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Hate Crimes Against Muslims and Jews on The Rise

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Demonstrators including Muslims, Christians and Jews take part in a protest against Islamophobia following the attacks at Christchurch in New Zealand on March 24, 2019 (Anadolu via Getty Images)

Hate crimes against Jews and Muslims in the U.S. are reaching all time highs according to the Center for the Study of Hate and Extremism. Since the start of the Israel-Hamas war, three college students wearing Palestinian scarves were shot in Vermont, synagogues have been targets of gunshots and vandalism, and reports of physical assaults against Jews and Muslims are rapidly rising. Fears of physical violence have many wondering if they should remove headscarves and yarmulkes. We’ll talk to experts about the rise in hate and how Muslims and Jews around the region are coping.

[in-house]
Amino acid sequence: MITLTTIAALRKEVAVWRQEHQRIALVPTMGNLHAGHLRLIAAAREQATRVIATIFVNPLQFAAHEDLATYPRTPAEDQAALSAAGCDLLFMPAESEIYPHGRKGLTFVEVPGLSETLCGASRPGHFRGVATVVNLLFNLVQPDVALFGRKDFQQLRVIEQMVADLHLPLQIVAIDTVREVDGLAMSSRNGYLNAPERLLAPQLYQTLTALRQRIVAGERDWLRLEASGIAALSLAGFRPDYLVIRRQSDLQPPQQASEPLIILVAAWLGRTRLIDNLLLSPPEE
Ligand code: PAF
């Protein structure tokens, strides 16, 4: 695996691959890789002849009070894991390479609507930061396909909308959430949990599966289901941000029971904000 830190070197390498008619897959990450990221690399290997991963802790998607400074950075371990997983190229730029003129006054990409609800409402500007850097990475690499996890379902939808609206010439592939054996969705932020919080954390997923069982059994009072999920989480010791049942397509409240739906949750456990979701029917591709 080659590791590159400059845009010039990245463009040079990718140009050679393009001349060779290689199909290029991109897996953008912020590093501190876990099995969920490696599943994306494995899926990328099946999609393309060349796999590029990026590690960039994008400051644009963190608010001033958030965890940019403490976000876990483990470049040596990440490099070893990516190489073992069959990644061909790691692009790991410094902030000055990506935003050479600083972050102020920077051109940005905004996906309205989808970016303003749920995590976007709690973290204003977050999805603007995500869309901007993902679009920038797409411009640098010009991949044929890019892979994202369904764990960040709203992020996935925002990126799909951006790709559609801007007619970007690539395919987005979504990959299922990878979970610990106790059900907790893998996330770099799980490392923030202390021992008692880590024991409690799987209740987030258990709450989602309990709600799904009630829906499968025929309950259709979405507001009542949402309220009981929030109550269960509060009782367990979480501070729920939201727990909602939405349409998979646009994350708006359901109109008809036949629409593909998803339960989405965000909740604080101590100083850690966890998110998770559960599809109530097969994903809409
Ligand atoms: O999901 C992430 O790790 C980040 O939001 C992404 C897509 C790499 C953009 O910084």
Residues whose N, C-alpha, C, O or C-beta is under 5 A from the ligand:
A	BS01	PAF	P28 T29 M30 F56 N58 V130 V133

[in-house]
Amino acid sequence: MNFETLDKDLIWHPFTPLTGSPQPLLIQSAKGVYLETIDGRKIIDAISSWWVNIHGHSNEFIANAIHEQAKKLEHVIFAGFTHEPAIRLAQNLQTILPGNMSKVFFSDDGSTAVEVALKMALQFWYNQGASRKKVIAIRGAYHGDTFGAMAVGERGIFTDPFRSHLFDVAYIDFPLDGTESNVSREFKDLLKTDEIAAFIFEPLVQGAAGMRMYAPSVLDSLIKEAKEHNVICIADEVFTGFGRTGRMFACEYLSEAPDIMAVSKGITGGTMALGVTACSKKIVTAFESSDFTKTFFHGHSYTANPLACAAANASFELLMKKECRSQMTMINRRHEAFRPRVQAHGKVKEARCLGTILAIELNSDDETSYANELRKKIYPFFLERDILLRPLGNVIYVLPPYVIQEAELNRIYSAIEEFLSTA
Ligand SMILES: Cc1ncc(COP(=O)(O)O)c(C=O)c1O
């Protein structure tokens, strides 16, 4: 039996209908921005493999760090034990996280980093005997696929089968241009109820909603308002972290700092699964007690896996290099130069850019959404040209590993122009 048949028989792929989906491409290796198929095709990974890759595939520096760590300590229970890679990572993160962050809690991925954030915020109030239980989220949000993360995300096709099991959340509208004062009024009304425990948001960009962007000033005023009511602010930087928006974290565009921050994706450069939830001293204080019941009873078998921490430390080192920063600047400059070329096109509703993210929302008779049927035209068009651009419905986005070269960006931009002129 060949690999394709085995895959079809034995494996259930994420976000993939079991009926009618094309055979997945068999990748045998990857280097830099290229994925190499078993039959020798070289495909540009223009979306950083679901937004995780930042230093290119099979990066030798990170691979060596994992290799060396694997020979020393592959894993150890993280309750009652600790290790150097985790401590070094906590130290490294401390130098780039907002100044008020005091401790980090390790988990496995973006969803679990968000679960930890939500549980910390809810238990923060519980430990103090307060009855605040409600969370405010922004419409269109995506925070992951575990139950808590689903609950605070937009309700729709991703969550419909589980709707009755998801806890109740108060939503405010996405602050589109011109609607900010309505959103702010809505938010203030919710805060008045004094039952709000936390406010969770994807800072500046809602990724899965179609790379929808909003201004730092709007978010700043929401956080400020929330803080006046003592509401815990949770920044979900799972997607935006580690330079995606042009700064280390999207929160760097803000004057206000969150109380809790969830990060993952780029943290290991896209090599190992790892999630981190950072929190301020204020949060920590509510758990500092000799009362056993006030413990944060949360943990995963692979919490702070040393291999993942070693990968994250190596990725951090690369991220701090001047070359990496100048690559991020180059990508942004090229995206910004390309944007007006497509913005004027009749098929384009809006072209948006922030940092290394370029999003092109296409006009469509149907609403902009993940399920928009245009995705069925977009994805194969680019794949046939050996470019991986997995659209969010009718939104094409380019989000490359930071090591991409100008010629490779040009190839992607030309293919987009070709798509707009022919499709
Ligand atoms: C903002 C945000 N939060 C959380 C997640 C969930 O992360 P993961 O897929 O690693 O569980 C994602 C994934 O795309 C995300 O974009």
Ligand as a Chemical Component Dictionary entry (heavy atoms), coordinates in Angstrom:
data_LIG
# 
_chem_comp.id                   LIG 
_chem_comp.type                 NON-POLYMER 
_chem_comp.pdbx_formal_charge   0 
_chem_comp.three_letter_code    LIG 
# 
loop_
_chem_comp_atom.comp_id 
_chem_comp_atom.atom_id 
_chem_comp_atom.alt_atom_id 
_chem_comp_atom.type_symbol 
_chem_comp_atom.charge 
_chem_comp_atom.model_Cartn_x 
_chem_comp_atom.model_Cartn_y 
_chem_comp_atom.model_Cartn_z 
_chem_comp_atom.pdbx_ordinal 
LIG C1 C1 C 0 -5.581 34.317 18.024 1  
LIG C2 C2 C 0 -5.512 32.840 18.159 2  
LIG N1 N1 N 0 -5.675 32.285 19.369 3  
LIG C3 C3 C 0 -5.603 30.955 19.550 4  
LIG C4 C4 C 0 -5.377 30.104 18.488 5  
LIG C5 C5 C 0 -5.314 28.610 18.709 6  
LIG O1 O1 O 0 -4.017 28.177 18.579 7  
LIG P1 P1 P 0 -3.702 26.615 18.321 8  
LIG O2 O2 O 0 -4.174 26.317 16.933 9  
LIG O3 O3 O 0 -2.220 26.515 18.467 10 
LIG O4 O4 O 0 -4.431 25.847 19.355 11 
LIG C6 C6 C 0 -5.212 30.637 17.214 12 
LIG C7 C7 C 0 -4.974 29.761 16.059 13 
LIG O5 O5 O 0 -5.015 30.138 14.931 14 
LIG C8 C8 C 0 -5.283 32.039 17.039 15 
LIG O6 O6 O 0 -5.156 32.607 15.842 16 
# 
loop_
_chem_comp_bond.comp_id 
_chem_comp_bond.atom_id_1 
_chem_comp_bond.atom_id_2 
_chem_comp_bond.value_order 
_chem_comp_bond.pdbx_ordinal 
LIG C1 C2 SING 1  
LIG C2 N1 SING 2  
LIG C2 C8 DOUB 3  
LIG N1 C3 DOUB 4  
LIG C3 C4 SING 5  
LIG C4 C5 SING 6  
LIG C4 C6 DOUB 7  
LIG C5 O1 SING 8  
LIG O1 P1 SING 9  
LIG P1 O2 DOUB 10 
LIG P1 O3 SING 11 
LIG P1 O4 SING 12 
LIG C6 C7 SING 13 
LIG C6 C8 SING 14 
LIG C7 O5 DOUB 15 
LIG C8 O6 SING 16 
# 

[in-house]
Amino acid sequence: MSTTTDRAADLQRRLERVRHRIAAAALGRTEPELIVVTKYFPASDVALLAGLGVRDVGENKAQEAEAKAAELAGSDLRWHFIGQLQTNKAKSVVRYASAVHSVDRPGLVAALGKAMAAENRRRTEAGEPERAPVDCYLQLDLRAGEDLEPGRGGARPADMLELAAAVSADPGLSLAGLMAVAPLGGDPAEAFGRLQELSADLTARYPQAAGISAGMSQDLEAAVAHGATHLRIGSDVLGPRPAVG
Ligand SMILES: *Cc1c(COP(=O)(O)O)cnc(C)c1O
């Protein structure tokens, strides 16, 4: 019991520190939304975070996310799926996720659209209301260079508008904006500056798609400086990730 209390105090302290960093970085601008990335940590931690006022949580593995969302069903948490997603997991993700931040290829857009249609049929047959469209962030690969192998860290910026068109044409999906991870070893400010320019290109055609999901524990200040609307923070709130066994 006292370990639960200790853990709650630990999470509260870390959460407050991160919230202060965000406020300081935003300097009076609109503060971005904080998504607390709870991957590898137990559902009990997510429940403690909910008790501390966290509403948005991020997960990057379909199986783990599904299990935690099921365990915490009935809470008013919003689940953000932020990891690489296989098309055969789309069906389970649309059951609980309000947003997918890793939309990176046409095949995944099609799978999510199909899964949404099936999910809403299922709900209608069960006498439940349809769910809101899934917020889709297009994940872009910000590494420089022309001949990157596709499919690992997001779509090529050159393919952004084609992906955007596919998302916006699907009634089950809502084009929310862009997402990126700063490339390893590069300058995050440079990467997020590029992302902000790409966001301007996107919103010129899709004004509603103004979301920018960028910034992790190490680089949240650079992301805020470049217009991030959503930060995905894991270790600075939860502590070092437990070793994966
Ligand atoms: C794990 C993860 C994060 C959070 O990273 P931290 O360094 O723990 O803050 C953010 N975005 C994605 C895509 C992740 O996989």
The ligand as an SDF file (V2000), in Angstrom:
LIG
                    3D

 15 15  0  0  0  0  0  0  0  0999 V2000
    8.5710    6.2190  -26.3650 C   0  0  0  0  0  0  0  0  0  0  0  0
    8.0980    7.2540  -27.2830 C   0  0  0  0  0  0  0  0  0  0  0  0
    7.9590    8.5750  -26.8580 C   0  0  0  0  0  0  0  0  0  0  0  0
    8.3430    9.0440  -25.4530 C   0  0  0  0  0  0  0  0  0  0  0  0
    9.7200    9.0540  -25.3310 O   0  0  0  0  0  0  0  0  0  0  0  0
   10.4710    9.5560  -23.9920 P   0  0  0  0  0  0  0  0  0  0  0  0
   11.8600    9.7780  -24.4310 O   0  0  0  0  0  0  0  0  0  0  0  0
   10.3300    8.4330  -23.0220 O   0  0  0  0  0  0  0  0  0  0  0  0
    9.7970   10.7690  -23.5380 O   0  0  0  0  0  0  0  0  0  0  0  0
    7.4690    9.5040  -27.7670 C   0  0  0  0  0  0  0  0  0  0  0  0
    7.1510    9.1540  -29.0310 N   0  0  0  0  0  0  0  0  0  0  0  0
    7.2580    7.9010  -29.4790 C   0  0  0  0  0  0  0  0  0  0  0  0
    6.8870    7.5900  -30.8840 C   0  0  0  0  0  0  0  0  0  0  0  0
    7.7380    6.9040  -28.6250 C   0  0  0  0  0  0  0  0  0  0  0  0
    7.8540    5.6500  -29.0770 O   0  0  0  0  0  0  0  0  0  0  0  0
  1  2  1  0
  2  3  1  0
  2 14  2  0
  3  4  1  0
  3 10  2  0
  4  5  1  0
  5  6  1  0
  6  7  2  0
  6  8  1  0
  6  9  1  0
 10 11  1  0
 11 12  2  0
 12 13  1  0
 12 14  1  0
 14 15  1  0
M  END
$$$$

Dov Waxman, political science professor, UCLA; director, UCLA Y&S Nazarian Center for Israel Studies; Rosalinde and Arthur Gilbert Foundation Chair, UCLA Israel Studies

Maha Elgenaidi, founder and executive director, Islamic Networks Group - a nonprofit focused on building understanding of Muslim and other marginalized groups

Ruth Ferguson, activist; co-writer, San Francisco Chronicle op-ed "As San Francisco Muslims and Jews, We've Always Felt Safe in Our City. Until Now."

Nadia Rahman, founder, Rahman Consulting. Rahman co-wrote the San Francisco Chronicle opinion essay, "As San Francisco Muslims and Jews, We've Always Felt Safe in Our City. Until Now."


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